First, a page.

Sometimes in the never-ending progression of technology, people take wrong turns. They pursue dead-ends they believe represent a bright future, often in spite of obvious indications to the contrary. IBM doggedly insisting Micro Channel Architecture was the future of PC hardware, for example, or Nokia’s seeming inability to recognise that the mobile phone experience had changed for ever when the first iPhones and Android devices appeared.
Every once in a while, that collective delusion grips an entire industry. All the players in a particular market nail their colours to a technology, seemingly without heed to what seems with hindsight to have been a completely obvious threat from the alternative that sidelined them. It is a tale of personal experience that prompts this line of thought, for the industry that tempted me away from hardware to a career in electronic publishing in the early 1990s was CD-ROM multimedia.
Continue reading “Medium Over Message: A CD-ROM Multimedia Bubble Survivor’s Tale”
A lot of hardware and software hackers aren’t all that keen on documentation. The problem is, if you don’t document, it is harder for people to replicate or build on your work. If you aren’t happy writing, keep the old adage in mind: a picture is worth a thousand words.
With a digital design, a timing diagram is often a key piece of documentation. WaveMe is a free Windows program that makes it easy to create good-looking timing diagrams. You can run the software on other platforms via Wine.
Continue reading “Documentation? Wave Me!”
RADIO WONDERLAND is a one-man band with many famous unintentional collaborators. [Joshua Fried]’s shows start off with him walking in carrying a boombox playing FM radio. He plugs it into his sound rig, tunes around a while, and collects some samples. Magic happens, he turns an ancient Buick steering wheel, and music emerges from the resampled radio cacophony.
It’s experimental music, which is secret art-scene-insider code for “you might not like it”, but we love the hacking. In addition to the above-mentioned steering wheel, he also plays a rack of shoes with drumsticks. If we had to guess, we’d say rotary encoders and piezos. All of this is just input for his computer programs which take care of the sampling, chopping, and slicing of live radio into dance music. It’s good enough that he’s opened for [They Might Be Giants].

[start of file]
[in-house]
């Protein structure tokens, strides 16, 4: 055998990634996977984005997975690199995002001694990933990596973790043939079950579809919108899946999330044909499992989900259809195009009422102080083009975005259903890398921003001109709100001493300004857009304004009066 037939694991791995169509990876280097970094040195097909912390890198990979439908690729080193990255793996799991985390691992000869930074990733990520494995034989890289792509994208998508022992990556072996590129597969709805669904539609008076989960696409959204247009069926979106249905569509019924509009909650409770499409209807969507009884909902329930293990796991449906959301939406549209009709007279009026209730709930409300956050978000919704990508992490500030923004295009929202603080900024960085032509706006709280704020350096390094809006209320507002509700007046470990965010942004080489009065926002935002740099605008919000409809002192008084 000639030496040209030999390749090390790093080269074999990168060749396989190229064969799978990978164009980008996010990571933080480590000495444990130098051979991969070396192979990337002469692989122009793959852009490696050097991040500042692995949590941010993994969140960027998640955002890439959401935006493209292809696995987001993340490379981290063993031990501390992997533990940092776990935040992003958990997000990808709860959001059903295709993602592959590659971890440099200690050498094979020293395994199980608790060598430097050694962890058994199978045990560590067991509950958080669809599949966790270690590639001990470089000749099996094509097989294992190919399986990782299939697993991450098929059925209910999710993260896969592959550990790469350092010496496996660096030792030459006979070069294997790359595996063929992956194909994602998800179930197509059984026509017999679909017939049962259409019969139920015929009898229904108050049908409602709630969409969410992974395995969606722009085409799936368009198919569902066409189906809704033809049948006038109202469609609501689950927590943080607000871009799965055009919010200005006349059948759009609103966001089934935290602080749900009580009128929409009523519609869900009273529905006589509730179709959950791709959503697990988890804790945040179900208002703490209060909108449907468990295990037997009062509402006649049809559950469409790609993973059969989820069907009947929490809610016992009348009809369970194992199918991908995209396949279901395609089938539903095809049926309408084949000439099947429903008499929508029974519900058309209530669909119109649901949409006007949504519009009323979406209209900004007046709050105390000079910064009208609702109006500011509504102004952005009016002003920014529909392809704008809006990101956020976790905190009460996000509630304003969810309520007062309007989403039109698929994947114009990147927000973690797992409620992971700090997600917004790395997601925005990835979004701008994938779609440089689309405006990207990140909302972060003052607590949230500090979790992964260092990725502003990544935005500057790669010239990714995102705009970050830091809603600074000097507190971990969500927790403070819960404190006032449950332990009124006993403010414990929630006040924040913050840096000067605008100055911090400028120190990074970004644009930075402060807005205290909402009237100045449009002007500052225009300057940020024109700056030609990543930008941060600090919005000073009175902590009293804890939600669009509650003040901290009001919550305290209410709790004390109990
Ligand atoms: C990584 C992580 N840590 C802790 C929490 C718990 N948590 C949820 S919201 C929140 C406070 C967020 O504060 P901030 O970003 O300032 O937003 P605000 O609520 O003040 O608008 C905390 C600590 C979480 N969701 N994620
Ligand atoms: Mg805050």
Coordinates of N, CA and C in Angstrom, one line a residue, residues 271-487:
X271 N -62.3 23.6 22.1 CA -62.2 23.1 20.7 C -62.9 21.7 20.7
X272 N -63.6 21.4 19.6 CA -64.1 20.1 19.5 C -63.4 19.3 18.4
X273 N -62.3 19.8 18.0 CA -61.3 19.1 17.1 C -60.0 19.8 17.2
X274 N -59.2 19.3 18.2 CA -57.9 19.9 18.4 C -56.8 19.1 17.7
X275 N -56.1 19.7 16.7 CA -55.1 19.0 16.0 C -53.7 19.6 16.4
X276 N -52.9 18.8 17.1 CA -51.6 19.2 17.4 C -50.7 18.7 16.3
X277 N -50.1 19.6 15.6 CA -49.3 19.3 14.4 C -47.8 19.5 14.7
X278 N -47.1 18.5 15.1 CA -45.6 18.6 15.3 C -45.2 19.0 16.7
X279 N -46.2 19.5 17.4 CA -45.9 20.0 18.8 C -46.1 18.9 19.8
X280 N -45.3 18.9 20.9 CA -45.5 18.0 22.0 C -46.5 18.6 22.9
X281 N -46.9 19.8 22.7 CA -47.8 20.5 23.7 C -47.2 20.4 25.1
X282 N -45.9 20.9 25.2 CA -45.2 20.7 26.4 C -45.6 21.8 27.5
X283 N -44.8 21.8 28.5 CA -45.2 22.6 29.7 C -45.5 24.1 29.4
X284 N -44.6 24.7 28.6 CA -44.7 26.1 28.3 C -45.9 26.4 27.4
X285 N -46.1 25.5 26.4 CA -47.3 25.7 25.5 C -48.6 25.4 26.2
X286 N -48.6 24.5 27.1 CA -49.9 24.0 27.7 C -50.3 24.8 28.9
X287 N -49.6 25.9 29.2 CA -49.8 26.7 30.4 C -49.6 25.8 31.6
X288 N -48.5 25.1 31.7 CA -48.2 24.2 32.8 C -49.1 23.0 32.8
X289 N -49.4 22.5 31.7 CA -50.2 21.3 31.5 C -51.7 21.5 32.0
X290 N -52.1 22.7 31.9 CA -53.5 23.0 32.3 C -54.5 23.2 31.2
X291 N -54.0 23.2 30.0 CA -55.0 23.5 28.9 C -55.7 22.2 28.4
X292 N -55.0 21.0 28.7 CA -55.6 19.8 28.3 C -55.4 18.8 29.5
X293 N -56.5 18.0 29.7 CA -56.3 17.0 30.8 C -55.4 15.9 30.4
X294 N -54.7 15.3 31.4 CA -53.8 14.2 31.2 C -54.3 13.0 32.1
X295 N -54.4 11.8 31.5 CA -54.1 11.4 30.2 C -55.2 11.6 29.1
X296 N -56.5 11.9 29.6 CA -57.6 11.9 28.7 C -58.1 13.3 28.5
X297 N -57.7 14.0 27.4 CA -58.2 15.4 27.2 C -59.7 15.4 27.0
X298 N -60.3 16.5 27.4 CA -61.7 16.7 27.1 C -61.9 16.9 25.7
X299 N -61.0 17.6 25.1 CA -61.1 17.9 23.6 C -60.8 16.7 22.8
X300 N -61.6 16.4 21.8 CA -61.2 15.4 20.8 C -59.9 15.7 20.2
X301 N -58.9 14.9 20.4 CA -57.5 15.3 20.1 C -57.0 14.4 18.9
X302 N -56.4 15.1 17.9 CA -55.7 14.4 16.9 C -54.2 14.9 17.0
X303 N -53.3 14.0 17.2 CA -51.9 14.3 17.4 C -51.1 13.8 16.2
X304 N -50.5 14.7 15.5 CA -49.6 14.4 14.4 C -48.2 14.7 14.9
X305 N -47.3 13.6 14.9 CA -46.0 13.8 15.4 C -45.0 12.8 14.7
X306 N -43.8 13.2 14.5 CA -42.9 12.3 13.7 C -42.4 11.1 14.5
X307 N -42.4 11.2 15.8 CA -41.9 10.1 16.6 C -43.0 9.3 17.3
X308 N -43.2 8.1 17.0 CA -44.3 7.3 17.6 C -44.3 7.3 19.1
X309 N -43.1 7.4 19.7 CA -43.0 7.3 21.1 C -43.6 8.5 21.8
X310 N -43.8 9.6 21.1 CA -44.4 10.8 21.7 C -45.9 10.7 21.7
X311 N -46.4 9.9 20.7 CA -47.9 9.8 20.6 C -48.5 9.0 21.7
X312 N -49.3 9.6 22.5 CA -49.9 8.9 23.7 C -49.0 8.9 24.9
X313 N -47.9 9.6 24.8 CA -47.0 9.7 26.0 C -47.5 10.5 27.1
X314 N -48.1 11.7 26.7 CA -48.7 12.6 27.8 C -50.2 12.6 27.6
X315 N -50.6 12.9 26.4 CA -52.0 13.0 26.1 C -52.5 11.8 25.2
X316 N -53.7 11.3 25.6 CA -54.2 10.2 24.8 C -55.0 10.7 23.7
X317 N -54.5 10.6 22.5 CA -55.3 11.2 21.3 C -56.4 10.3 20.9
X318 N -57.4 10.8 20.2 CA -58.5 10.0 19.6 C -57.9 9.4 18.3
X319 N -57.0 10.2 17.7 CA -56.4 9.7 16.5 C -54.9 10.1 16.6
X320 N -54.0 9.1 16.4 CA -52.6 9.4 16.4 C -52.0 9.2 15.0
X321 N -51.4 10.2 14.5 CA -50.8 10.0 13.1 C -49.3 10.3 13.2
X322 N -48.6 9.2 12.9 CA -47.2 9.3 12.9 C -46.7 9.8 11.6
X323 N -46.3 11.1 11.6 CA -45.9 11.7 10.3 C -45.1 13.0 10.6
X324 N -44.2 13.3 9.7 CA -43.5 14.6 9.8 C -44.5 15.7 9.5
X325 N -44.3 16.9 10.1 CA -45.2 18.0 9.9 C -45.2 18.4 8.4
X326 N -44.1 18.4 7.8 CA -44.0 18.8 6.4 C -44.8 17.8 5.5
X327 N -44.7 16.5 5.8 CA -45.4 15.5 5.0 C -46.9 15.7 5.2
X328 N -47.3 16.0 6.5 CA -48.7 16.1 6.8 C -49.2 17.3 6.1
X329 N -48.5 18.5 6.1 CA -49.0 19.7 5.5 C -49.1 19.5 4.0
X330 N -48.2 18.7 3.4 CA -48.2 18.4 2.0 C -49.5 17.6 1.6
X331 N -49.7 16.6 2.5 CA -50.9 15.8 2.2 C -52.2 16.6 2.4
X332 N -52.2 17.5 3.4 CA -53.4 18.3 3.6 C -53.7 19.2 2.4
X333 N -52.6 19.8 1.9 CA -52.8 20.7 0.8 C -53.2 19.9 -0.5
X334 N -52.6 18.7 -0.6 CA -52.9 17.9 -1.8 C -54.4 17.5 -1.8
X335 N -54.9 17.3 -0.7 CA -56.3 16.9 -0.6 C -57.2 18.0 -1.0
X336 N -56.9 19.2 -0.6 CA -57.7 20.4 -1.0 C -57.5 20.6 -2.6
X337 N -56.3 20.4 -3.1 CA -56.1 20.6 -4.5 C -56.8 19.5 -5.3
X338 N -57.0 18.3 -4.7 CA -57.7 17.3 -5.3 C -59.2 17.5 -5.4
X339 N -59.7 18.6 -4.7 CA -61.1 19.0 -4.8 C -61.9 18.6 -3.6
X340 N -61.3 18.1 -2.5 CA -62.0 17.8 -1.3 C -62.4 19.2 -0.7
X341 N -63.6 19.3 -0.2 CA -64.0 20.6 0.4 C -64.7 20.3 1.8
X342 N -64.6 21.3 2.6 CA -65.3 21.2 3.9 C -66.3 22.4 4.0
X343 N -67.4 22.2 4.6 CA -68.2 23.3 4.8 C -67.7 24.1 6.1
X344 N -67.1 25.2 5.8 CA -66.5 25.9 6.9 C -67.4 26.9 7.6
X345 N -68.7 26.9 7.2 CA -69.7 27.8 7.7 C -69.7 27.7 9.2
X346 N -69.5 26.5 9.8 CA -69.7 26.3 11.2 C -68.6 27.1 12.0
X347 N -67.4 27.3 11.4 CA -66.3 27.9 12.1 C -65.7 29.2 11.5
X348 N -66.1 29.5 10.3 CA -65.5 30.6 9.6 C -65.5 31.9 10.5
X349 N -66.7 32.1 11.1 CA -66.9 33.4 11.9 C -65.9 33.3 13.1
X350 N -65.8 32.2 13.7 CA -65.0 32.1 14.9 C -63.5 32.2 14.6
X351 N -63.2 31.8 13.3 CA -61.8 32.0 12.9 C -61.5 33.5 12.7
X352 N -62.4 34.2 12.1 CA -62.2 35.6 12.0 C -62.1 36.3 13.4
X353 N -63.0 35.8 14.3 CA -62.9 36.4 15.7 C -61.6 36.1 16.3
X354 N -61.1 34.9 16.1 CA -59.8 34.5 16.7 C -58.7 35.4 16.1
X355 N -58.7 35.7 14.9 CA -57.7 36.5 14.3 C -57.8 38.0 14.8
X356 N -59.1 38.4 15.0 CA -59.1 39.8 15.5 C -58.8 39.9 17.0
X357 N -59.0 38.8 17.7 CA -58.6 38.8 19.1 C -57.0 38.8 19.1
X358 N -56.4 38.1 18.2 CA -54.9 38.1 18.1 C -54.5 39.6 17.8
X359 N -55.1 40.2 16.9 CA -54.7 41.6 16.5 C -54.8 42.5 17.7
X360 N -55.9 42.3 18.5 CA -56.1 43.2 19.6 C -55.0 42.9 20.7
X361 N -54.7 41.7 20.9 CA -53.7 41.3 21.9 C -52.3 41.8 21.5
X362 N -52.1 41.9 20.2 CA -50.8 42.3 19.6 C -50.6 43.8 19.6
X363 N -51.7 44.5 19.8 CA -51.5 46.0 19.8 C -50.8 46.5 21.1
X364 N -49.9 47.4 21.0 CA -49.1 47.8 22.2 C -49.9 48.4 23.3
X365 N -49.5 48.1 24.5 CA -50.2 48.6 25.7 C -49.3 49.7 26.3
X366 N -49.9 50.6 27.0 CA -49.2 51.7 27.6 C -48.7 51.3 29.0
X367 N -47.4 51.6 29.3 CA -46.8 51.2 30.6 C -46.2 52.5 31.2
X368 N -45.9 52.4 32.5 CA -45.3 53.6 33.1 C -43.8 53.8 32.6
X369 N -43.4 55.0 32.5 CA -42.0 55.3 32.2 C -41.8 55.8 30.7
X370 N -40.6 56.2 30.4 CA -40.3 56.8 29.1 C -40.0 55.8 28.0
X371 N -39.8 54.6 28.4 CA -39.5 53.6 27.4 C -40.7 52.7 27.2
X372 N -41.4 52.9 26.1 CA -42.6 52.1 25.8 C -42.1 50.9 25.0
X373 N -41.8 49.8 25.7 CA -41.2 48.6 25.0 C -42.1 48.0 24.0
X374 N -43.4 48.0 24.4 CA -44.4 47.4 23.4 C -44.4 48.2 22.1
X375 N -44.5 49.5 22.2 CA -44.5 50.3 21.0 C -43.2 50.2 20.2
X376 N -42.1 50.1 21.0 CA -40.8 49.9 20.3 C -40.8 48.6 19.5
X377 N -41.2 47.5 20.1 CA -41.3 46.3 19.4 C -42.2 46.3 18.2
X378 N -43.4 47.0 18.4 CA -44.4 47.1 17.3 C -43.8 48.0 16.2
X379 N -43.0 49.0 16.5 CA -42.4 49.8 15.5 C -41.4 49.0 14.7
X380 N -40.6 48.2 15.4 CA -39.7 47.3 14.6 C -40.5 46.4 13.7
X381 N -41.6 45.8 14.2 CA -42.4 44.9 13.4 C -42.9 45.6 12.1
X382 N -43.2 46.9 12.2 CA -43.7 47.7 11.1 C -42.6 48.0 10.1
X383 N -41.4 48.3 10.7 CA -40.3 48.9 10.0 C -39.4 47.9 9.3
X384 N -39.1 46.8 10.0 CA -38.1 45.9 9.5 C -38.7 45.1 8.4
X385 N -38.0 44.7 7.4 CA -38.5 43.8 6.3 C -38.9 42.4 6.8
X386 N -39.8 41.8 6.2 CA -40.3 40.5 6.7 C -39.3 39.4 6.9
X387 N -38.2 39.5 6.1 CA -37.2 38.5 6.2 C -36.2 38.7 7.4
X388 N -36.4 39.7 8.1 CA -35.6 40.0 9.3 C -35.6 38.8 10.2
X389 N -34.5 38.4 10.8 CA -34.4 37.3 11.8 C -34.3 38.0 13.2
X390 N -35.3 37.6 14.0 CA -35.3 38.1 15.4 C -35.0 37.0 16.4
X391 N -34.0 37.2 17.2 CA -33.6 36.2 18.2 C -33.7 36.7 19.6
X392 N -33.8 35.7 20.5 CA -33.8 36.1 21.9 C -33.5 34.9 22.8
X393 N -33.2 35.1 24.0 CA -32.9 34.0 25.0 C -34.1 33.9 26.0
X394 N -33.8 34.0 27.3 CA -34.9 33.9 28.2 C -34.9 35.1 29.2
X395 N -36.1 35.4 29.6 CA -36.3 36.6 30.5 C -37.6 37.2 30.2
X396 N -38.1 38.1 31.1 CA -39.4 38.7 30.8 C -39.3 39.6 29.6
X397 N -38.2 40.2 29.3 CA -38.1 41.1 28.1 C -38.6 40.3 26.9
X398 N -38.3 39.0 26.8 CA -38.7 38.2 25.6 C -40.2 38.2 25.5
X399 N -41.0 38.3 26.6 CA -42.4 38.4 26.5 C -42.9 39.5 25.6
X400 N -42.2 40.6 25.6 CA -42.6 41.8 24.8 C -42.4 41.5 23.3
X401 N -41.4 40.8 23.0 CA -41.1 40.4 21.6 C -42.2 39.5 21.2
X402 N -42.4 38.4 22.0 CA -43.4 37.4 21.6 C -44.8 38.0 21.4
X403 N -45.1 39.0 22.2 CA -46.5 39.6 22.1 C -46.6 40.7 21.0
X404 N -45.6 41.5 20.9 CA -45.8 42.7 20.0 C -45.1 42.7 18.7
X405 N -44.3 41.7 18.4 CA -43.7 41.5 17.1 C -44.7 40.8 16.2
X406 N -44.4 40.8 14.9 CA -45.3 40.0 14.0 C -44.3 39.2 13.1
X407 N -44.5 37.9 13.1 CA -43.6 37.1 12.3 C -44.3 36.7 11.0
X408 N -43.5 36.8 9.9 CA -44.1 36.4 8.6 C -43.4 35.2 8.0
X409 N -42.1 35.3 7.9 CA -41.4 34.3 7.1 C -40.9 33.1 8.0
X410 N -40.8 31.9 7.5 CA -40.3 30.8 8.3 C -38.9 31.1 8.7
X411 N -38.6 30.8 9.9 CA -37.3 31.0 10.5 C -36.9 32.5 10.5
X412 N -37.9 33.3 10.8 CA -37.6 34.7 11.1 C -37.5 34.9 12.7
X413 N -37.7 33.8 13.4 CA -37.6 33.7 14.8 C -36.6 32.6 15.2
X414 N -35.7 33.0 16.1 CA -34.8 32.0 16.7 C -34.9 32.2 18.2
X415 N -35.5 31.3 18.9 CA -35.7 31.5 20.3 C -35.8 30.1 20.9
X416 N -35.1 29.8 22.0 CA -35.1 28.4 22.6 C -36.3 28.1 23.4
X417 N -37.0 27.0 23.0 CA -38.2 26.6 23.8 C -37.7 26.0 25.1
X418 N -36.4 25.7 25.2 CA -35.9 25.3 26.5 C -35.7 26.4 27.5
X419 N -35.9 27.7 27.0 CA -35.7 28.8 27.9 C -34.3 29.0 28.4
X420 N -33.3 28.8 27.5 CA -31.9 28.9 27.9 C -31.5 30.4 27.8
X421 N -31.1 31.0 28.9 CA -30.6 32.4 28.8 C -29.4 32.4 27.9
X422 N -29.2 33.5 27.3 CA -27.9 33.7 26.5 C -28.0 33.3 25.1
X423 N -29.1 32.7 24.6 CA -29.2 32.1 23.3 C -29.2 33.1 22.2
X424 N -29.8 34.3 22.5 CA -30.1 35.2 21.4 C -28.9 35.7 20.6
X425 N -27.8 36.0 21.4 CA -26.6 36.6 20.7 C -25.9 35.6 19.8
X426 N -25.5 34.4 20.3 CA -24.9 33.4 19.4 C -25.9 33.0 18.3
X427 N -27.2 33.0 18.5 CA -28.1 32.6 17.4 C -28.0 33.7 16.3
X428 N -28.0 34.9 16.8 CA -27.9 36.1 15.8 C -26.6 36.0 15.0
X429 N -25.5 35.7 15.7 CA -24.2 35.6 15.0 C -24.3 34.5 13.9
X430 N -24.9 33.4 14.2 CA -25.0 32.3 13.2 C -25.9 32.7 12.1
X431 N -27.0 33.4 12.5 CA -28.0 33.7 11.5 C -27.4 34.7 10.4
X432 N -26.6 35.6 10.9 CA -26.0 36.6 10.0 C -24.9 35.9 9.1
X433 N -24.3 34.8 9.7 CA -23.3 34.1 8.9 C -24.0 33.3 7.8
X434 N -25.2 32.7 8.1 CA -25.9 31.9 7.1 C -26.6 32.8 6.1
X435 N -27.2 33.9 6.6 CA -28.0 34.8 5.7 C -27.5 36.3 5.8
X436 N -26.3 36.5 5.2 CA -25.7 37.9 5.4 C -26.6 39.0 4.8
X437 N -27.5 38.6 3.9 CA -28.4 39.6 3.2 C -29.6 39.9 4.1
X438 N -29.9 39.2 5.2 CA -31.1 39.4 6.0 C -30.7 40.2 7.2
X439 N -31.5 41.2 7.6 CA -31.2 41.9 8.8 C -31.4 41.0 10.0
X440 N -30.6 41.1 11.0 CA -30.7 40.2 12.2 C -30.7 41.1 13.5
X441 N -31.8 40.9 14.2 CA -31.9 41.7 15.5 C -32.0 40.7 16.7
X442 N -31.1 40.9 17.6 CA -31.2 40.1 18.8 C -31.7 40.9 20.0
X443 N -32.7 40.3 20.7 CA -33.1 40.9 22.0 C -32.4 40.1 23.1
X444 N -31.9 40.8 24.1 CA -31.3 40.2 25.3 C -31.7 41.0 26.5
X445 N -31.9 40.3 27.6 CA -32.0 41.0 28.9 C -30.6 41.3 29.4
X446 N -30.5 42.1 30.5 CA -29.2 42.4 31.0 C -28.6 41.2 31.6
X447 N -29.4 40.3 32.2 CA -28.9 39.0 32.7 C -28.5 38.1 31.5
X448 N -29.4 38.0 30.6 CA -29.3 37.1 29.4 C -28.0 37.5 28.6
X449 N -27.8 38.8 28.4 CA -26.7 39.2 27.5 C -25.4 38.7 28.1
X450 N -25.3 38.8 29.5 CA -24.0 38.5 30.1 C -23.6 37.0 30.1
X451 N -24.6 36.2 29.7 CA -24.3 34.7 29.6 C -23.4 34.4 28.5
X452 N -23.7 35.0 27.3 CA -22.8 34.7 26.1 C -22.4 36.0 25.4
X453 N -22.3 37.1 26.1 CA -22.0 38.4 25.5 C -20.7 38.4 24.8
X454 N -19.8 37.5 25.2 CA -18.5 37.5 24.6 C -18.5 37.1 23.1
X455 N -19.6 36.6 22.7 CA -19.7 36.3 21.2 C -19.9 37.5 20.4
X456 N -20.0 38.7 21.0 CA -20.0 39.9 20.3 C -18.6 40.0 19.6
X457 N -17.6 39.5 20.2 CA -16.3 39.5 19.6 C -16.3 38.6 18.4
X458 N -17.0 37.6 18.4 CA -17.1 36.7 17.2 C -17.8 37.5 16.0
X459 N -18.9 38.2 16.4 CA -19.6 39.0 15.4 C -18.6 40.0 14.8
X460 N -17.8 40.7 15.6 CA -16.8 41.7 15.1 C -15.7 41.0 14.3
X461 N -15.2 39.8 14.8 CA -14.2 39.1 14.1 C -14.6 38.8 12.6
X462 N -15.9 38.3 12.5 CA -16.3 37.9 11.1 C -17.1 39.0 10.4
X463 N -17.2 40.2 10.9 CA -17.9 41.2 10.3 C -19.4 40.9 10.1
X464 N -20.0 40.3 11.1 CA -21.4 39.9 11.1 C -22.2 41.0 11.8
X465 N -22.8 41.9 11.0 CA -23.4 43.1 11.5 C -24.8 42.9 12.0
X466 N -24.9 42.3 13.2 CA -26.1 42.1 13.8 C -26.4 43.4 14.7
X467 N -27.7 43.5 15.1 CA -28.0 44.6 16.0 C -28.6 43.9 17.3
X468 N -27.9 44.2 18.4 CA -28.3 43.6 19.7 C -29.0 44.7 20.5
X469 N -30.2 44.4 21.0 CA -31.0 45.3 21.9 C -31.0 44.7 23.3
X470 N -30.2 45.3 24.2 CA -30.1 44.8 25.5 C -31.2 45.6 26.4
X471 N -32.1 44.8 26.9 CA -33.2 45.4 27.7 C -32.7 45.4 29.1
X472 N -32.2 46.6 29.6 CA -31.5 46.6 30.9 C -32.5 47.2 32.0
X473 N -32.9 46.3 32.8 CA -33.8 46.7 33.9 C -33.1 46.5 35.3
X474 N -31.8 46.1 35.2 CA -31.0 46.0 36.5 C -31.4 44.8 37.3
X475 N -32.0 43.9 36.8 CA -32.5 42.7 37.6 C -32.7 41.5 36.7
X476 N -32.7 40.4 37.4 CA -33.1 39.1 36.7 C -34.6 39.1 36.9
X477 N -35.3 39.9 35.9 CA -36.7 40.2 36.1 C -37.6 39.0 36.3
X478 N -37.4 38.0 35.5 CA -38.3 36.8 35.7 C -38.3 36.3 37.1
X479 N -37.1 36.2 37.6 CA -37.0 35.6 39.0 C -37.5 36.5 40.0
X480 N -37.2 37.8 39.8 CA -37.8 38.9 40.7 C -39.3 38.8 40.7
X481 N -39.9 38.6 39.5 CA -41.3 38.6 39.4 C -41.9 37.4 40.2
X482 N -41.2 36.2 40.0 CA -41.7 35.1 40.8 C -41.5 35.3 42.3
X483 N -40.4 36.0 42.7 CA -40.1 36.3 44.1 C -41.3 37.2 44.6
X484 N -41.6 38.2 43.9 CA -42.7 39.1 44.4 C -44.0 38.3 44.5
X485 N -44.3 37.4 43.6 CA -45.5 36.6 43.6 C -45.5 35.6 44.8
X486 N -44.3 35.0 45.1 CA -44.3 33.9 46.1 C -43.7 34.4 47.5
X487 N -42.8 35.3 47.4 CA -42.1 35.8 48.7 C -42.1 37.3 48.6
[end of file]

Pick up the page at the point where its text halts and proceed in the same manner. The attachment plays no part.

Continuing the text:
Check out the videos (embedded below) for a taste of what a live show was like. There are definitely parts where the show is a little slow, but they make it seem cooler when a beat comes together out of found Huey Lewis. We especially like the “re-esser” routine that hones in on the hissier parts of speech to turn them into cymbals. And if you scan the crowd in the beginning, you can find a ten-years-younger [Limor Fried] and [Phil Torrone].
Continue reading “Pulling Music Out Of The Airwaves”
Part of the job of a Hackaday writer involves seeking out new stories to write for your delectation and edification. Our tips line provides a fruitful fount of interesting things to write about, but we’d miss so much if we restricted ourselves to only writing up stories from that source. Each of us writers will therefore have a list of favourite places to keep an eye on and catch new stuff as it appears. News sites, blogs, videos, forums, that kind of thing. In my case I hope I’m not giving away too much to my colleagues when I say I keep an eye on the activities of as many hackspaces as I can.
So aside from picking up the occasional gem for these pages there is something else I gain that is of great personal interest as a director of my local hackspace. I see how a lot of other spaces approach the web, and can couple it to my behind-the-scenes view of doing the same thing here in our space. Along the way due to both experiences I’ve begun to despair slightly at the way our movement approaches the dissemination of information, the web, and software in general. So here follows a highly personal treatise on the subject that probably skirts the edge of outright ranting but within which I hope you’ll see parallels in your own spaces.
Before continuing it’s worth for a moment considering why a hackspace needs a public website. What is its purpose, who are its audience, and what information does it need to have?
Continue reading “Hackspace Websites And The Great Software Trap”
Wolfram Alpha has been “helping” students get through higher math and science classes for years. It can do almost everything from solving Laplace transforms to various differential equations. It’s a little lacking when it comes to solving circuits, though, which is where [Grant] steps in. He’s come up with a tool called OneSolver which can help anyone work out a number of electrical circuits (and a few common physics problems, too).